It's no stroll in Devonshire Park for Giorgi - nor her distinctive dad

Camila Giorgi’s father, who has always been her coach and mentor, cuts a distinctive figure around the tennis circuit. With his shock of frizzly greying hair, Sergio Giorgi could probably cut it in a Rolling Stones tribute band.

Monday, 21st June 2021, 12:49 pm
Updated Monday, 21st June 2021, 12:50 pm
Cori Gauff during a practice session during day two of the Viking International Eastbourne at Devonshire Park / Picture: Charlie Crowhurst/Getty Images
Cori Gauff during a practice session during day two of the Viking International Eastbourne at Devonshire Park / Picture: Charlie Crowhurst/Getty Images

“I love brilliant madness,” he once told an interviewer. “I hate commonness and clichés.”

Current protocols require a bit of distance between players and their coaches, so Signor Giorgi took his seat at the front of the South Stand, still close enough, no doubt, to let his opinions be known.

Signorina Giorgi, meanwhile, was cutting a dash of her own – a stylish dresser on court in clssic pink, and always a player with composure and focus. Across the net, Australian Ajla Tomljanovic was looking sharp and eager, and a close contest developed.

Camila Giorgi’s father, front row, watches the action

Ajla’s attacking shots possibly had the edge in fizz and velocity, but Camila is a cool, unflustered operator and would not be shaken from her game plan. When you don’t have overwhelming strength or physique, you have to get pretty much everything else right: mobility, technique, shot selection, temperament - and the Italian player checks those boxes.

The first set was knife-edge: Ajla served to stay in it at 5-6, but at 15-30 Camila sensed a break. Ajla hauled it back to a 40-30 game point but then struck an easy winner too long, and we went to three achingly tight deuces before Giorgi clinched the set 7-5.

An absorbing second set saw Tomljanovic striving to take back control, but Giorgi’s excellent shot placement was often keeping the Aussie back behind the baseline. Service games were traded until a spectacular point earned Giorgi the crucial break for 4-2, leaving a brave Tomljanovic with too little time to break back, and the Italian clinched victory by 6-3.

No stroll in the park, then, for Camila Giorgi – but fine, high-class tennis from both ladies. And a dubious reward: in the main draw, Giorgi now faces Karolina Pliskova, one of the top seeds and the Eastbourne title holder from 2019. She’ll need a dash of that “brilliant madness” prescribed by her Dad.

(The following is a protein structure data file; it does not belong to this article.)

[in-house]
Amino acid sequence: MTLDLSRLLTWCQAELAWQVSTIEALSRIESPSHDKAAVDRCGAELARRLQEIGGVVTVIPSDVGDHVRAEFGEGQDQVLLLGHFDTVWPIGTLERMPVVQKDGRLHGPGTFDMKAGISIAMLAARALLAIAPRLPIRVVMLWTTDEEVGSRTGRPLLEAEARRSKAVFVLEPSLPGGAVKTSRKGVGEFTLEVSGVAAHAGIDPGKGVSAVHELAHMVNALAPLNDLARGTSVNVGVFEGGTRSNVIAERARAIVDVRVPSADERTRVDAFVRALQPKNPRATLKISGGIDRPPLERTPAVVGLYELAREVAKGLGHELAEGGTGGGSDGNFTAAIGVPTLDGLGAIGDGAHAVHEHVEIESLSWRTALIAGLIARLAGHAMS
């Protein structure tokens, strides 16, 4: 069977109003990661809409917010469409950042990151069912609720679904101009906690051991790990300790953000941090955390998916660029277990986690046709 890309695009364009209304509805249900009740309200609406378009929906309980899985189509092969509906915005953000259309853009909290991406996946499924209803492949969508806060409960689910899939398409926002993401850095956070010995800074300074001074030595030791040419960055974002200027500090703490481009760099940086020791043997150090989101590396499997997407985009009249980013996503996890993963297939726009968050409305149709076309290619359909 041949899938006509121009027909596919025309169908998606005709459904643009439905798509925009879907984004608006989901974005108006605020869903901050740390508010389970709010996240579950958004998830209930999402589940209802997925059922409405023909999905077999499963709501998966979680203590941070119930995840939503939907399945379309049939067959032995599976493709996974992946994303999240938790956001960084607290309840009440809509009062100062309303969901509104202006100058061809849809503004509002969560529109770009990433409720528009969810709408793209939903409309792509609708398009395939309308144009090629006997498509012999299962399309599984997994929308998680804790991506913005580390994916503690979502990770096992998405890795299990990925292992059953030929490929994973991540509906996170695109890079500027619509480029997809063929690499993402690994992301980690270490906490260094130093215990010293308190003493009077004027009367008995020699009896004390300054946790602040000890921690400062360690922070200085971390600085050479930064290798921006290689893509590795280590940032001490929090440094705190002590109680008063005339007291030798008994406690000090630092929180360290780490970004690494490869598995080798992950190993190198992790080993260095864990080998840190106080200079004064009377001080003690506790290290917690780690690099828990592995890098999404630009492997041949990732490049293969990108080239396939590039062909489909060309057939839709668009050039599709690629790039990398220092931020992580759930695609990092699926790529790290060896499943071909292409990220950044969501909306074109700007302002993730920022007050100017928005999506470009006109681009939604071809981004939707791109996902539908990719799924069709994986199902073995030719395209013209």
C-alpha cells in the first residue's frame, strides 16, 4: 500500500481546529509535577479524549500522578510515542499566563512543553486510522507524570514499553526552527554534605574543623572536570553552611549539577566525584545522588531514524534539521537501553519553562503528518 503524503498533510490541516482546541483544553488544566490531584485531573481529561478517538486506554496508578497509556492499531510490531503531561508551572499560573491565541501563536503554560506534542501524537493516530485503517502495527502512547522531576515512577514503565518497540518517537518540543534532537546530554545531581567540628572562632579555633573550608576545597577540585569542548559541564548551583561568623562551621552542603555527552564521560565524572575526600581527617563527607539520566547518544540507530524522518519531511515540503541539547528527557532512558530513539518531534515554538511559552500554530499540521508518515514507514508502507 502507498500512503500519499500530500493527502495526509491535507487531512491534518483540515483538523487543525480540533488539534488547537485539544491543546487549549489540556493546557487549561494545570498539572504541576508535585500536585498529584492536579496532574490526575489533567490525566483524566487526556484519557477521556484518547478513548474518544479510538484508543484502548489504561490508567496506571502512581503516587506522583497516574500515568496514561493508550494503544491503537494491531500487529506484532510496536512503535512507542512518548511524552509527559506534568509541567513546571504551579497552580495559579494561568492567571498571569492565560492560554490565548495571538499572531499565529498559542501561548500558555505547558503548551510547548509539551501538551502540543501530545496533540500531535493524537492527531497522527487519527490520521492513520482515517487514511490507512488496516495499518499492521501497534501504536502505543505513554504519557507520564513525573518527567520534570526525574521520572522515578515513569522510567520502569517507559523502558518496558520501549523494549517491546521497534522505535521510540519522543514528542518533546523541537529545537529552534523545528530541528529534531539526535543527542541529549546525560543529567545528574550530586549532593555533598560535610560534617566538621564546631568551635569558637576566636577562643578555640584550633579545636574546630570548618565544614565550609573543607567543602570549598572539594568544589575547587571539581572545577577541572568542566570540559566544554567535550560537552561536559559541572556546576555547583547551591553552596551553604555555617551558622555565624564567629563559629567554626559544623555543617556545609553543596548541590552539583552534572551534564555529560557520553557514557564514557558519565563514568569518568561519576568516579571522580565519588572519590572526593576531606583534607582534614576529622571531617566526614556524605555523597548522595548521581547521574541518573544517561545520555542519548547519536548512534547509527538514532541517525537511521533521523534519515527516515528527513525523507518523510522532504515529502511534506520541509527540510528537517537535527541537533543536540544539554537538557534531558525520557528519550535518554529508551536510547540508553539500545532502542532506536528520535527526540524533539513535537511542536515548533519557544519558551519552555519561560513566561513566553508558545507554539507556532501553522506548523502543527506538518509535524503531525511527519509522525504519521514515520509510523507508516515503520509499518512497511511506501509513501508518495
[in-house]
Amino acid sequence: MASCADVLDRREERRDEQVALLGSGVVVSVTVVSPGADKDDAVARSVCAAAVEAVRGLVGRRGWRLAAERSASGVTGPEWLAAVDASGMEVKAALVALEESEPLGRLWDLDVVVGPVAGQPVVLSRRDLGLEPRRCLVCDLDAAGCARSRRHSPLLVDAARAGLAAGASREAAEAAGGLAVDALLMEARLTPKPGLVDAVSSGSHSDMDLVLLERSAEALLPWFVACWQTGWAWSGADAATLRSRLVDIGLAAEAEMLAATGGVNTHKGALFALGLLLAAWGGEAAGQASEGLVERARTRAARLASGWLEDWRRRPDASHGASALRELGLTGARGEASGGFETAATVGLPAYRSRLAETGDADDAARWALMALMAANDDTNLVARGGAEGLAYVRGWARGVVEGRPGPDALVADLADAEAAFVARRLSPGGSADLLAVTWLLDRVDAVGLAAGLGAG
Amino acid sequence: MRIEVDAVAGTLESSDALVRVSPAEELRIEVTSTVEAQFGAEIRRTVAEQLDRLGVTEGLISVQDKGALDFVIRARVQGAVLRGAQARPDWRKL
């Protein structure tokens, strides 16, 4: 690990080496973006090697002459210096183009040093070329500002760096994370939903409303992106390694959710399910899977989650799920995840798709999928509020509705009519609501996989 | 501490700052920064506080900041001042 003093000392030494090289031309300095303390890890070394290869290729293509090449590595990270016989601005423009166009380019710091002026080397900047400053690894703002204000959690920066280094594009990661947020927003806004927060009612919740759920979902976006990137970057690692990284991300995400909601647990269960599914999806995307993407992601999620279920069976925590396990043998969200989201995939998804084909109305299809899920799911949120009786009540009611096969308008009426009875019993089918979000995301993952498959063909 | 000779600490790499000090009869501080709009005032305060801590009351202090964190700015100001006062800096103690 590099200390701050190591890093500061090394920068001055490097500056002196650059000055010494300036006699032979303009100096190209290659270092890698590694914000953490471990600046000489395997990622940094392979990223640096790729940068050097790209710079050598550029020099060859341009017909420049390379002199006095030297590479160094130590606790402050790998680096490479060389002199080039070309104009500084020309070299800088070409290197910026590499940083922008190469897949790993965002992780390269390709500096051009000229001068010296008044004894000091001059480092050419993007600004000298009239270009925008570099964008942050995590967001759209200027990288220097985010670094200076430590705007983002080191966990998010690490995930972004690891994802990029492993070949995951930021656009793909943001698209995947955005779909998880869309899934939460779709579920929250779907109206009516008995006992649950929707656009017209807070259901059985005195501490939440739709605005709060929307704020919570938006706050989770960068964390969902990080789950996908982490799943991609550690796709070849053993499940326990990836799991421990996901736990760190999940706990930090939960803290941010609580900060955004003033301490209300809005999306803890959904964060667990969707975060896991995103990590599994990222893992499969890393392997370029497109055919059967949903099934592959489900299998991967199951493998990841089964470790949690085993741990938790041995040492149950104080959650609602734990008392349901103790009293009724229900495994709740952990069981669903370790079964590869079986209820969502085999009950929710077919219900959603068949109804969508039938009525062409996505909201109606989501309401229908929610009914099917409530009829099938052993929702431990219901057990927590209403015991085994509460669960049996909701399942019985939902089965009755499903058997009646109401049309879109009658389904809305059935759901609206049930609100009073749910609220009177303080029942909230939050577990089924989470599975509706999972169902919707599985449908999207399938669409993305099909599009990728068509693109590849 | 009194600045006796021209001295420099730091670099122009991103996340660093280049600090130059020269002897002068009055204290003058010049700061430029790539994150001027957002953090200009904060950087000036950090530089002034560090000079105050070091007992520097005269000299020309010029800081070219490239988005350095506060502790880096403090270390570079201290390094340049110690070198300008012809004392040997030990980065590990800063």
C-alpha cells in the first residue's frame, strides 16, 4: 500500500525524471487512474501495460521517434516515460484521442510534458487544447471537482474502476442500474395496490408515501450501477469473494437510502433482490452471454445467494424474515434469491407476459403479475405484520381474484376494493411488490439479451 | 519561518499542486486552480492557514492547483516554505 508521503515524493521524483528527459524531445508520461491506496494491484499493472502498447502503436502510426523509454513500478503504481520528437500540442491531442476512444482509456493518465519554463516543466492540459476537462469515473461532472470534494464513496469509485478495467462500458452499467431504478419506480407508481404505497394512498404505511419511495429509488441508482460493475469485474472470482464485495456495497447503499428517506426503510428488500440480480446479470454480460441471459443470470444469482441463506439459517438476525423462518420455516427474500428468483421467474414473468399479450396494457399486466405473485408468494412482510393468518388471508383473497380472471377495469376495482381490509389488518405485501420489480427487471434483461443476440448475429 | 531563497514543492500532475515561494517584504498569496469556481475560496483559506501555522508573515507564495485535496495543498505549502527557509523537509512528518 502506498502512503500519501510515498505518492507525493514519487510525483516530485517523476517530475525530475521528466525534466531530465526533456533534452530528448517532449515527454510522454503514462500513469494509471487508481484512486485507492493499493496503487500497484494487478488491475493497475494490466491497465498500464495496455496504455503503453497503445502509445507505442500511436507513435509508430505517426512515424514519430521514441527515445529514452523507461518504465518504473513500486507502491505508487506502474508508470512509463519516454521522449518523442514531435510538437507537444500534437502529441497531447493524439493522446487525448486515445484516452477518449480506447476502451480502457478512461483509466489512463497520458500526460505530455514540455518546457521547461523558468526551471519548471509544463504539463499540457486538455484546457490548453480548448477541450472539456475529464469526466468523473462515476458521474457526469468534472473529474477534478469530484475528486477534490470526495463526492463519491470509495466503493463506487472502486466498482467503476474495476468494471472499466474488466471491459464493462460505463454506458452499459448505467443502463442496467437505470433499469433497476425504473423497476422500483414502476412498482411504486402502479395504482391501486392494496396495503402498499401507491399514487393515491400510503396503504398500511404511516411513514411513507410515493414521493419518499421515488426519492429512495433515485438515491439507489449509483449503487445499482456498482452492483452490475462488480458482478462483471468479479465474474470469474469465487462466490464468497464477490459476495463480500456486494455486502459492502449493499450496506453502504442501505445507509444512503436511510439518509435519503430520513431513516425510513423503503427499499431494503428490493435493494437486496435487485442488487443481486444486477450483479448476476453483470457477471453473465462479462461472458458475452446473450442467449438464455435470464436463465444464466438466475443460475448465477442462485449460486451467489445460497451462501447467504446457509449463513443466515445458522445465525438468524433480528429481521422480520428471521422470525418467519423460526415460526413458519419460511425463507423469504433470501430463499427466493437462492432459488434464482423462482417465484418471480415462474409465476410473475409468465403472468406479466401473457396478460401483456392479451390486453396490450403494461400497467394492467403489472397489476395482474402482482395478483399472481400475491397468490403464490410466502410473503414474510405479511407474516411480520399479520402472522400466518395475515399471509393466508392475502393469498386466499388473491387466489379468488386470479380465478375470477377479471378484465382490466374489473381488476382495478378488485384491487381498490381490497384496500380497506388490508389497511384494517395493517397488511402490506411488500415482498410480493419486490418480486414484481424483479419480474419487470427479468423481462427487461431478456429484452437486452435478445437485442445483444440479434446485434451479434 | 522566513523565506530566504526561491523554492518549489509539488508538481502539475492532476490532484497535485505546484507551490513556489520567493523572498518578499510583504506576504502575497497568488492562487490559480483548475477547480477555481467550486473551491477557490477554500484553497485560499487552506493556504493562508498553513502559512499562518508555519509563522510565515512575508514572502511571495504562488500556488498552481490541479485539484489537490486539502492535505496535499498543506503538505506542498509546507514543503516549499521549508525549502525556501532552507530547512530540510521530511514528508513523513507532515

Now then, sports reporters of my vintage grew up, many decades ago, with a biro and a tatty notebook. Technology was a wind-up stopwatch, and a Zoom was one of those rocket-shaped ice lollies with three flavours. But the world has raced ahead and we are all interconnected at warp speed. Ironically, Covid protocols currently rule out face-to-face player interviews, but instead we have terrific virtual access.

So on Sunday, I had the chance to speak with the likes of Karolina Pliskova, Coco Gauff and Kiki Bertens. My own Zoom skills are still somewhere at the level of the average parish councillor in Cheshire, and I kept muting when I needed to unmute. But those three players had plenty to say, and from three different perspectives.

Pliskova – twice a title winner at Eastbourne – is now approaching the status of tennis royalty and clearly finds her position among the top seeds to be a privilege, and an enjoyable challenge, knowing that she is there to be toppled. Coco is a really engaging character, still a quite relaxed and unabashed teen, and wearing her wunderkind status lightly. She actually played Eastbourne before in the Mo Connolly junior tournaments, and her approach to tennis and to life remains refreshingly youthful.

And Kiki Bertens has that distinctive Dutch capacity to treat everyone as equals and to take all the tension out of life. Kiki has just this week announced her plans to retire – at a ripe old 29 – from top class tennis, and we really will miss her civilised and cheerful presence on the WTA tour. Eastbourne loves her to bits, and she has always enjoyed success here.

What of the future, I wondered? A Kiki Bertens tennis academy, or a new role as a pundit? Nothing concrete yet. I’d say she will either run a tennis-themed Amsterdam cafe, or take up politics and finish up as Dutch Prime Minister – and she’d make an excellent job of either. But meanwhile, there is a small matter of the Viking International title to contest.

An enjoyable weekend, then, in the summer sun – and though players, organisers and spectators alike had been casting anxious glances at the weather forecast, we know our coastal weather pretty well. Whatever Tuesday’s torrents might throw at us, the rest of the week is just getting better and better.